The American Revolution in South Carolina

Brigadier General Richard Richardson


Richard Richardson (1704 - September 1780) was a colonel of militia as early as 1757 and was in the Cherokee War of 1760-1761. He quelled the insurrection at Ninety-Six in 1775, assisted in the defeat of the British Fleet at Charelston in 1776, and was appointed Brigadier General on March 25, 1778. He was taken prisoner at the surrender of Charleston and paroled. Later, his health failing, he was sent home and soon died.

Few men played a more important part in the provincial history of South Carolina. He was repeatedly a member of Assembly, a delegate to the First Provincial Congress of January 1775, a member of the Second Provincial Congress and the first Legislative Council in March 1776; he was colonel of the militia as early as 1757; was in the Cherokee wars of 1760 and 1761, in command of a regiment, was in command of the militia and regulars in the famous "Snow Campaign" against the Tories at Ninety-Six in the winter of 1775; assisted at the defeat of the British fleet at Charleston in June 1776, and commanded the state militia at Purrysburg in December of 1778, having been appointed Brigadier General 25 March, 1778. At the surrender of Charleston in 1780 he was taken prisoner and paroled. Later he was imprisoned, and his health failing he was sent home and soon died.

Born in Virginia, Richardson eventually wound up in what is today Clarendon County, South Carolina. He married Mary Cantey.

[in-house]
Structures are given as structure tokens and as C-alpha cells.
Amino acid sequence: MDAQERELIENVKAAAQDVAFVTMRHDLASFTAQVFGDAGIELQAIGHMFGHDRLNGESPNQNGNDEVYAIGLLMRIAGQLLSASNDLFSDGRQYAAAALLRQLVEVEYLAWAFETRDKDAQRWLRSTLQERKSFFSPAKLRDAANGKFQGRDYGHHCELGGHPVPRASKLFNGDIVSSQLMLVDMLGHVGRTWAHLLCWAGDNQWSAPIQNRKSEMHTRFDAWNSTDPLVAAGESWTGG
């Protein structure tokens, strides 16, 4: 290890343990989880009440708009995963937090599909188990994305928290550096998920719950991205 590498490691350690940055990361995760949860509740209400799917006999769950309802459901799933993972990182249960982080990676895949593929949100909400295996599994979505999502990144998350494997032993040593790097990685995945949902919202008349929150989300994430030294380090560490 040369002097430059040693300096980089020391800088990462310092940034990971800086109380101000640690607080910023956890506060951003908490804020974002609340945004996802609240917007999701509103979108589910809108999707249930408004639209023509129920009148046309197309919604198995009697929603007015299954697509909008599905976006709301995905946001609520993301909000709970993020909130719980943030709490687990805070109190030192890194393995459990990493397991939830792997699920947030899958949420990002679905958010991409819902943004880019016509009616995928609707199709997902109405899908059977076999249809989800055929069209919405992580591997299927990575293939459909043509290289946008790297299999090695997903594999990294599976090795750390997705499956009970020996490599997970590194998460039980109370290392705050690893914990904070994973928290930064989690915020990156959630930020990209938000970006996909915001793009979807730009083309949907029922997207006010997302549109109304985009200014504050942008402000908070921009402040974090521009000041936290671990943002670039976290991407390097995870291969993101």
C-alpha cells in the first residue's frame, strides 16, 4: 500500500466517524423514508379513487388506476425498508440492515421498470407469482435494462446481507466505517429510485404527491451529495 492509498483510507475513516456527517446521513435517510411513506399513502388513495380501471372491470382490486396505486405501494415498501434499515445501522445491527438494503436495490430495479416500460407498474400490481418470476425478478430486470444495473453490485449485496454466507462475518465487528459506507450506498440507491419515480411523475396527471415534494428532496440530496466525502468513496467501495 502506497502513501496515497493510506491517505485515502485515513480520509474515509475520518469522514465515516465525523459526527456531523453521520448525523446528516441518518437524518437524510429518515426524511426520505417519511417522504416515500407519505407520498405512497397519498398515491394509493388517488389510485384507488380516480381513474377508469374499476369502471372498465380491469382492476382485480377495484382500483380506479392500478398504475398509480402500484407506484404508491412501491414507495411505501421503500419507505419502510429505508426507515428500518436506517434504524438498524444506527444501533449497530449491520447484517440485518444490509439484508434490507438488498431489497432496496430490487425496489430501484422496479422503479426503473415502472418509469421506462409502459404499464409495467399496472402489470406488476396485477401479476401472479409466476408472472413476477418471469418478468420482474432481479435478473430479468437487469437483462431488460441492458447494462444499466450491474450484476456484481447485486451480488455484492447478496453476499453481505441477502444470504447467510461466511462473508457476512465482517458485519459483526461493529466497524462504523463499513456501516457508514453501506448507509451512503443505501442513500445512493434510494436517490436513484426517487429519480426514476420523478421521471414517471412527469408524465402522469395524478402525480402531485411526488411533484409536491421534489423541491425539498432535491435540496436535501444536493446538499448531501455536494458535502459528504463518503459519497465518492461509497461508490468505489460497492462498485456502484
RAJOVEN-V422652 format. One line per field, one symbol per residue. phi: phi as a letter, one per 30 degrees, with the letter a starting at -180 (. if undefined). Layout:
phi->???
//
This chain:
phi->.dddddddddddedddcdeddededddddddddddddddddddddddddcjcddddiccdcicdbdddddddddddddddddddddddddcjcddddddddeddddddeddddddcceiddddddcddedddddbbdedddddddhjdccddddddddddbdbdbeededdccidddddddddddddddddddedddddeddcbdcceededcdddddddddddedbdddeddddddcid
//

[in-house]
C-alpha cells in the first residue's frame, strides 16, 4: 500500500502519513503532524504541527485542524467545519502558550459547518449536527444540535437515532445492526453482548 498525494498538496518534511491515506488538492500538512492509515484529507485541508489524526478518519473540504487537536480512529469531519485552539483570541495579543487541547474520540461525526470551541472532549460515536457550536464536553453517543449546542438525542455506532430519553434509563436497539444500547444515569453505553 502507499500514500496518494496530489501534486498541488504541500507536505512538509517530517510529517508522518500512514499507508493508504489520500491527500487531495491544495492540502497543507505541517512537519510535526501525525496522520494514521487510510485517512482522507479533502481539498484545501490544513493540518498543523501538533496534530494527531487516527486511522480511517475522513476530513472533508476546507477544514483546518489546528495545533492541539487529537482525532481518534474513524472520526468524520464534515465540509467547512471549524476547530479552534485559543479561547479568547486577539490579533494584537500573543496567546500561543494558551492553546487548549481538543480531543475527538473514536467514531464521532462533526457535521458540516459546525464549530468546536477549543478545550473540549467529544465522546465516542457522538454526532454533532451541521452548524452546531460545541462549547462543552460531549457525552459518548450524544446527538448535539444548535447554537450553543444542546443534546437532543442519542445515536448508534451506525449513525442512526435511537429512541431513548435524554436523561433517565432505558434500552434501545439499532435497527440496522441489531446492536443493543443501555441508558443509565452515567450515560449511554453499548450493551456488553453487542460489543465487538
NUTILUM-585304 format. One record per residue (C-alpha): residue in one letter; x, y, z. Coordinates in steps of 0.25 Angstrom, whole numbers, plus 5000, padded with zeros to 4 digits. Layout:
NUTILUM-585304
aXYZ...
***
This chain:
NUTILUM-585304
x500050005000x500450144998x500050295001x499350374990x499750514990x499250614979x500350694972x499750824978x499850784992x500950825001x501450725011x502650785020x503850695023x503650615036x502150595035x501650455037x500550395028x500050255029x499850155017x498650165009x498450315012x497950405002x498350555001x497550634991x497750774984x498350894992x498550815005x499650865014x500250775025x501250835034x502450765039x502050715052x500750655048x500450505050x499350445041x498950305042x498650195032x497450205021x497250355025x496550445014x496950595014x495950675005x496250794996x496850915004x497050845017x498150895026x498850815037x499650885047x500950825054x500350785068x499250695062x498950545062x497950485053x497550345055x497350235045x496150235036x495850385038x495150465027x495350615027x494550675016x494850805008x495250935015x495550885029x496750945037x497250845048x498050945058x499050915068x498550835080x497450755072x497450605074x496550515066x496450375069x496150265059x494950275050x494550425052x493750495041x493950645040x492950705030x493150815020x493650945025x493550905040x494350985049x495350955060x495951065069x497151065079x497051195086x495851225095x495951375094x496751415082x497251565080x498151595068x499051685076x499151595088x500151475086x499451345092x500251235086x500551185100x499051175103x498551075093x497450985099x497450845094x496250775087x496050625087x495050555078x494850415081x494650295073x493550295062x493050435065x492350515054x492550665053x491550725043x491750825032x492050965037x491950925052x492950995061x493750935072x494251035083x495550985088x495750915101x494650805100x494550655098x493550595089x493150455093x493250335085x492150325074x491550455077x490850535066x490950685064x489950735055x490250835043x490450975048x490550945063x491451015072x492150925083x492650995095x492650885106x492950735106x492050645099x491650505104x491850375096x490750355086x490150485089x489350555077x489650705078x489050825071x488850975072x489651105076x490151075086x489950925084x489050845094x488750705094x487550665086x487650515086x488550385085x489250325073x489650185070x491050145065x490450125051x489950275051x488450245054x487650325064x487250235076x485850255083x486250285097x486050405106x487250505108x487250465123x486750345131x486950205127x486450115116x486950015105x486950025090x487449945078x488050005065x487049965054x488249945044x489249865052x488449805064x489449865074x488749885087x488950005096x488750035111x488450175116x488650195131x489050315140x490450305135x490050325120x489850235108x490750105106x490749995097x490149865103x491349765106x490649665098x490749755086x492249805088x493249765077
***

Col. Richard Richardson was granted 1,000 acres in Craven County in St. Mark's Parish on the north side of the Santee River. This was recorded 12-16-1768. Col. Richard Richardson was granted 300 acres in Craven County in St. Mark's Parish on Santee, Futters Earth Creek recorded 12-16-1768.

Biography from Benson J. Lossing in his Pictorial Field-Book of the Revolution [with minor edits]:

Richard Richardson was a native of Virginia, where he was employed as a land surveyor at the time when Washington was engaged in the same pursuit. He afterward settled in old Craven County in South Carolina, and during the Indian border wars, he commanded a regiment.

As a representative in the Provincial Congress of South Carolina, Colonel Richardson assisted in forming the first Republican Constitution of that state. He was with General Lincoln in his Southern campaigns, and with that officer became a prisoner at Charleston, at which time he was a brigadier. With others, he was sent to St. Augustine, from whence he returned in September with a broken constitution, and soon died at his residence, near Salisbury, in Sumter District, at the age of about seventy-six years.

Soon after his death, Tarleton occupied his house, and, believing the family plate was buried with him, had his body disinterred. When he was about leaving, that cruel man applied the torch to the house with his own hand, avowing his determination to make it the "funeral pile of the widow and her three young rebels."

His son James B. Richardson was afterwards governor of South Carolina.

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